- Haven’t decided what to eat for dinner yet, probably some winter melon and dried shrimp because I’m definitely craving it. Maybe this roast cauliflower and eggplant recipe because it is one of my favorite things to eat.
- Sorbet when I get around to making it!

Snacks during class, because you try sitting through four hours of Chinese class without starving!:
- Apples
- Edamame
- Celery

Tomorrow, I’m going to definitely have to buy some more vegetables. I never eat that much meat while I’m at home anyway, unless I’m in the mood to make stock.

To be honest, this is not that different from my normal life, as waking up at 6:30 every morning and getting back around 6-7 pm does not leave me a lot of energy or time to spend any money.

Thanks to a tip from Ashleigh that there is a bus system in Beijing!, I have been taking the bus more often, which costs 4 mao to 2 RMB for the subway. The subway is the biggest source of anger and aggravation for me here in Beijing, so I was happy to give that up. In the meantime, discovered that there is a bus that will take me directly from university to work, bypassing two subway transfers, a lot of people pushing and shoving, and years of stress. In fact, it is faster to take the bus, I even showed up at work fifteen minutes early instead of five minutes late.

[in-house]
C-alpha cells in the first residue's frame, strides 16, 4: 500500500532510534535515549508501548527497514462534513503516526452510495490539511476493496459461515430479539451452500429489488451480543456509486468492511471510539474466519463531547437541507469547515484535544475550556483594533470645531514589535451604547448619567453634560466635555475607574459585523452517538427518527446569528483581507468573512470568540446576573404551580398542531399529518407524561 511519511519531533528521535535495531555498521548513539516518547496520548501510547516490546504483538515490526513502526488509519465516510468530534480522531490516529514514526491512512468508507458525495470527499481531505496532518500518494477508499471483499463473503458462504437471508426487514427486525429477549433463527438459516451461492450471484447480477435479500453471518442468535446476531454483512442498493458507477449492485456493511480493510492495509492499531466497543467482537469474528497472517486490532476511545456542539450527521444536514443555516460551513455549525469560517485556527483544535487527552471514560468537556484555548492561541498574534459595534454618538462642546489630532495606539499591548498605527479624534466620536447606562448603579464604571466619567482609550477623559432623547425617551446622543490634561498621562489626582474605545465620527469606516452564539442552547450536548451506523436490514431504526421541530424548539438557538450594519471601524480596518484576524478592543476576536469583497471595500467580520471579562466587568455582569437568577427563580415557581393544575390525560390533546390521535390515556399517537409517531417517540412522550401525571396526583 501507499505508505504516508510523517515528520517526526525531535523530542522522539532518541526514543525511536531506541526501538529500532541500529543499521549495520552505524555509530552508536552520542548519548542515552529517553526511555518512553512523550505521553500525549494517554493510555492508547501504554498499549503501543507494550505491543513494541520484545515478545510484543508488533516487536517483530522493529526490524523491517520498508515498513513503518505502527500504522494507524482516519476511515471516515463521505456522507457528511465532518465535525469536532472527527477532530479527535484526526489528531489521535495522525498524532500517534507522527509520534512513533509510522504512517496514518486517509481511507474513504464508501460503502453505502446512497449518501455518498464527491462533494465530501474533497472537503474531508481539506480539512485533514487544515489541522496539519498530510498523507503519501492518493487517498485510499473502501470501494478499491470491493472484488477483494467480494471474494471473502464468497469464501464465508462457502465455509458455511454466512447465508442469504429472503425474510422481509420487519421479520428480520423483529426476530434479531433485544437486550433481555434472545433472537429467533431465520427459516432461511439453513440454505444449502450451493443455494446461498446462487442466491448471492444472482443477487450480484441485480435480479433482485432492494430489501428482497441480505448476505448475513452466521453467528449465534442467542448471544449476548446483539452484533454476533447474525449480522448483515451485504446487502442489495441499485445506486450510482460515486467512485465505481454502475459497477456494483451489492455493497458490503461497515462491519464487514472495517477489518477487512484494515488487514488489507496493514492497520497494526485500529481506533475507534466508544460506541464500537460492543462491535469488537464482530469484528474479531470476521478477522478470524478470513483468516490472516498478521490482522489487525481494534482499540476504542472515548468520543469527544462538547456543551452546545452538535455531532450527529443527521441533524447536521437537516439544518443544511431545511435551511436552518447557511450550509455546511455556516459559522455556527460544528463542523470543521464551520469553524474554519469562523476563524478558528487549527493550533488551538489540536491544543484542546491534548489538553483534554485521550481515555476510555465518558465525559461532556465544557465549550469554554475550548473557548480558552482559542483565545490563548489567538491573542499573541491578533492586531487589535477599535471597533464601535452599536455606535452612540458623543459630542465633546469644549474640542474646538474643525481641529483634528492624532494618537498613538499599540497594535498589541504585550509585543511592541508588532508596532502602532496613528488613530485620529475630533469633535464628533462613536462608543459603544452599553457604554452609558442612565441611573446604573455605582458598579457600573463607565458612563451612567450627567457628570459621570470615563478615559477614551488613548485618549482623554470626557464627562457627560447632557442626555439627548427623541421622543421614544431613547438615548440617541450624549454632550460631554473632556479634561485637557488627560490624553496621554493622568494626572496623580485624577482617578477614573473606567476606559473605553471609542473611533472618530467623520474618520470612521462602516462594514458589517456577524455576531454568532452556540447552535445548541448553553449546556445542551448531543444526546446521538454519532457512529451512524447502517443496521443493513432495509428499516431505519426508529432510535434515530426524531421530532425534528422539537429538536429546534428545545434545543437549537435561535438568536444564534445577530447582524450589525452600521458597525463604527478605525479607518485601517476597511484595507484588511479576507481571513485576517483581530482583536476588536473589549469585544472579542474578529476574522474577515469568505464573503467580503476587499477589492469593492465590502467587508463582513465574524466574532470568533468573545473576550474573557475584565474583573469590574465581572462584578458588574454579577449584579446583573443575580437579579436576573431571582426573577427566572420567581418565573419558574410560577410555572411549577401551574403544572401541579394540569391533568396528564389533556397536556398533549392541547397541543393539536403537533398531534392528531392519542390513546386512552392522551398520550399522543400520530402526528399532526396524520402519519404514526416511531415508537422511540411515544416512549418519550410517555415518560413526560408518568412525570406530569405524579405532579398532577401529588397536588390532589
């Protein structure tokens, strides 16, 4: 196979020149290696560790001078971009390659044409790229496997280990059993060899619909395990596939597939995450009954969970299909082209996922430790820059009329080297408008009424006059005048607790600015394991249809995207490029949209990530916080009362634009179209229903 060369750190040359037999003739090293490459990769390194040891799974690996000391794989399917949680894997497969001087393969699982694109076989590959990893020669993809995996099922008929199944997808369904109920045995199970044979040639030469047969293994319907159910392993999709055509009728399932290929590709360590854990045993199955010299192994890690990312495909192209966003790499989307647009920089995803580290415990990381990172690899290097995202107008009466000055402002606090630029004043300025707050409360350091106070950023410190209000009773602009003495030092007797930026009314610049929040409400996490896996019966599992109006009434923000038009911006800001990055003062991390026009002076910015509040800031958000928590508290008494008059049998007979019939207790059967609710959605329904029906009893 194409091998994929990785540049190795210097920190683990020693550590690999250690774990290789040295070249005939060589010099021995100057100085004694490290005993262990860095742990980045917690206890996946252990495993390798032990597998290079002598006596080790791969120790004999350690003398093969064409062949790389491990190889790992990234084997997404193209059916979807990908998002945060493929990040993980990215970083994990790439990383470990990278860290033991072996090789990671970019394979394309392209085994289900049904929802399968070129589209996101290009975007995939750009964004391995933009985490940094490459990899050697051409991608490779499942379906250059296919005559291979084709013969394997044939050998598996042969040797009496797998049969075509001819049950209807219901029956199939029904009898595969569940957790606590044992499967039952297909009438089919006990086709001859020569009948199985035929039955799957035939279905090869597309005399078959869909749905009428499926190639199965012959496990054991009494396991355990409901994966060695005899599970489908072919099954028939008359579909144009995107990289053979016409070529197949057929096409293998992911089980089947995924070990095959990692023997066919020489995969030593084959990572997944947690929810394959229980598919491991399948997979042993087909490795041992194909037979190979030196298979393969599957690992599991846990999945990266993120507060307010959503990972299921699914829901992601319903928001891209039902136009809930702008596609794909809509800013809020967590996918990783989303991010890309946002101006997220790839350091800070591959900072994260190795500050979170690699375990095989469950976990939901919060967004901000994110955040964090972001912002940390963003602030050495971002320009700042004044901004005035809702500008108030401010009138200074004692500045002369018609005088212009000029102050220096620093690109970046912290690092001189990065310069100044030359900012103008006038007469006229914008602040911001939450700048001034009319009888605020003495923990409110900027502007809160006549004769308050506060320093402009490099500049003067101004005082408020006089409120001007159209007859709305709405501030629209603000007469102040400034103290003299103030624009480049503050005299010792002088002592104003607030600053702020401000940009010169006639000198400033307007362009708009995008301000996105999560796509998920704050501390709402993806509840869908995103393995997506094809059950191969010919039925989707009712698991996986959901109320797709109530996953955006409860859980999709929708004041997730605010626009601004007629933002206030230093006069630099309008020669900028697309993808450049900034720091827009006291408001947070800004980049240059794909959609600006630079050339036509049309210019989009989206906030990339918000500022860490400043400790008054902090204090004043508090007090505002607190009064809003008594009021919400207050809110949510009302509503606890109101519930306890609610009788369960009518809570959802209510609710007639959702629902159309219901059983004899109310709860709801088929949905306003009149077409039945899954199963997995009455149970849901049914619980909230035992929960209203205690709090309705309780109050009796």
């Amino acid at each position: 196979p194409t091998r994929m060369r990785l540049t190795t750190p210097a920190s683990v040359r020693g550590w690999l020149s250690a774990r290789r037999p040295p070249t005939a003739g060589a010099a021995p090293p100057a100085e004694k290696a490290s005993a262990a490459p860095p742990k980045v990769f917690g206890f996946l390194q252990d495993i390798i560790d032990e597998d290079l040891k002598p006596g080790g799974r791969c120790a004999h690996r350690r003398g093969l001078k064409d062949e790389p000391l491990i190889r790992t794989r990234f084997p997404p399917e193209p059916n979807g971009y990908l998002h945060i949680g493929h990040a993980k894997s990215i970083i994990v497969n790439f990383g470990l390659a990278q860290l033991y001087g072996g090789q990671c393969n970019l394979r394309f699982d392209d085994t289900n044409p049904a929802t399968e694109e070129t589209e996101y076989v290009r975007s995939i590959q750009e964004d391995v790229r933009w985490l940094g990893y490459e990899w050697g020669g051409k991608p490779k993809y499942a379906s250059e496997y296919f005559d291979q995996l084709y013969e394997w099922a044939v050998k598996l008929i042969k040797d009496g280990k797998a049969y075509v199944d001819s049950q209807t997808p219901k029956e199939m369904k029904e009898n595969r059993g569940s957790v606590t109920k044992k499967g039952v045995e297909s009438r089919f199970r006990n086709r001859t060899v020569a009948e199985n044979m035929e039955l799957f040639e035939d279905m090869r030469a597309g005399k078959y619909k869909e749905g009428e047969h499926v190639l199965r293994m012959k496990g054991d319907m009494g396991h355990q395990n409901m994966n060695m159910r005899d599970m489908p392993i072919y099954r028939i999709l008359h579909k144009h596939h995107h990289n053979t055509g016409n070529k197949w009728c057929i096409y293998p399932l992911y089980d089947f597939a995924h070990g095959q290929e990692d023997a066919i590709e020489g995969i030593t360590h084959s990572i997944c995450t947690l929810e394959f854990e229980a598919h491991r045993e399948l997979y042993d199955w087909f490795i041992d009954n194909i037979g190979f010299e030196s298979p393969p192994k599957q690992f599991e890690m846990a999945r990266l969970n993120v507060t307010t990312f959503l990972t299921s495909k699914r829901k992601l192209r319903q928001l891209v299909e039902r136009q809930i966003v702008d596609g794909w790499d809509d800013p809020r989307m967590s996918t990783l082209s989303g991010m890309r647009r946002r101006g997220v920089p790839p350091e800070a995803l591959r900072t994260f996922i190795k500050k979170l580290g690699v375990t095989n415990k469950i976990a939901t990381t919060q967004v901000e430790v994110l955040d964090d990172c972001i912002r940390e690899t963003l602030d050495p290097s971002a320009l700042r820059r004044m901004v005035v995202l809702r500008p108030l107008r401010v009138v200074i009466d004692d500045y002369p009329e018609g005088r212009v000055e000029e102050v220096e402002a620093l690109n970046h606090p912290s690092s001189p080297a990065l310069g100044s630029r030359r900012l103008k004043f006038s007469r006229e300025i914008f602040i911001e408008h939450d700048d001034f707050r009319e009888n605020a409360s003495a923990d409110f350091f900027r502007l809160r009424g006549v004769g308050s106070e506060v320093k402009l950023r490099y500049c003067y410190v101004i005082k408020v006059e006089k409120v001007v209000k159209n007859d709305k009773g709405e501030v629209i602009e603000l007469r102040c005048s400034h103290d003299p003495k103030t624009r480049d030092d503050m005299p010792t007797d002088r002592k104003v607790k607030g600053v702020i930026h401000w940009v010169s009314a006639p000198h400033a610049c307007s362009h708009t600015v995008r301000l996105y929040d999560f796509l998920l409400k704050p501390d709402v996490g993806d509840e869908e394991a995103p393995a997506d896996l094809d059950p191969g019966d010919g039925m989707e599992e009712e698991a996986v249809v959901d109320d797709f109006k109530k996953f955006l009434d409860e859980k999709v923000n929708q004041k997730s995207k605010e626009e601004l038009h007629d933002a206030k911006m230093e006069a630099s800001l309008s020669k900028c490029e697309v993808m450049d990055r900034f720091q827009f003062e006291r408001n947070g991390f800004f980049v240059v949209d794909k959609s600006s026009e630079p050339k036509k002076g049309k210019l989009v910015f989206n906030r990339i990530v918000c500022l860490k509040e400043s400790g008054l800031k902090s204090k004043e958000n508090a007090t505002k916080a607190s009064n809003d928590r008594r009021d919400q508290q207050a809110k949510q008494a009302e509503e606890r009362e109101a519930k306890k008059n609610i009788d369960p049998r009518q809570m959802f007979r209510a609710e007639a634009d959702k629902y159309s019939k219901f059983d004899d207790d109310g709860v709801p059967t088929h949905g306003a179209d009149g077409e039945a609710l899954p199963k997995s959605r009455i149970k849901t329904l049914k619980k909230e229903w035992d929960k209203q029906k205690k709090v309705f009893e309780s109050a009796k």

Mapbar is a handy website where you can plug in where you want to start and end for a bus trip, and then it gives you all kinds of options for the easiest journey. Chinese-only, but a great way to practice Chinese!

And so on, if I can keep this up, not only will I make my goal, but heck, I might even save some money!

My total after 5 days: 209.3 RMB

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To Be Frugal Is Glorious: The 1000 RMB Challenge


For a variety of reasons that can be filed under Being a Student Without Medical Insurance, Visa Problems, and The Unstable Life of Freelancing, once I’ve set aside my rent, I only have 1000 RMB (146.32 USD) for the month for all of my expenses, including bills. Alas, Beijing is an expensive city, not only for China, but in general.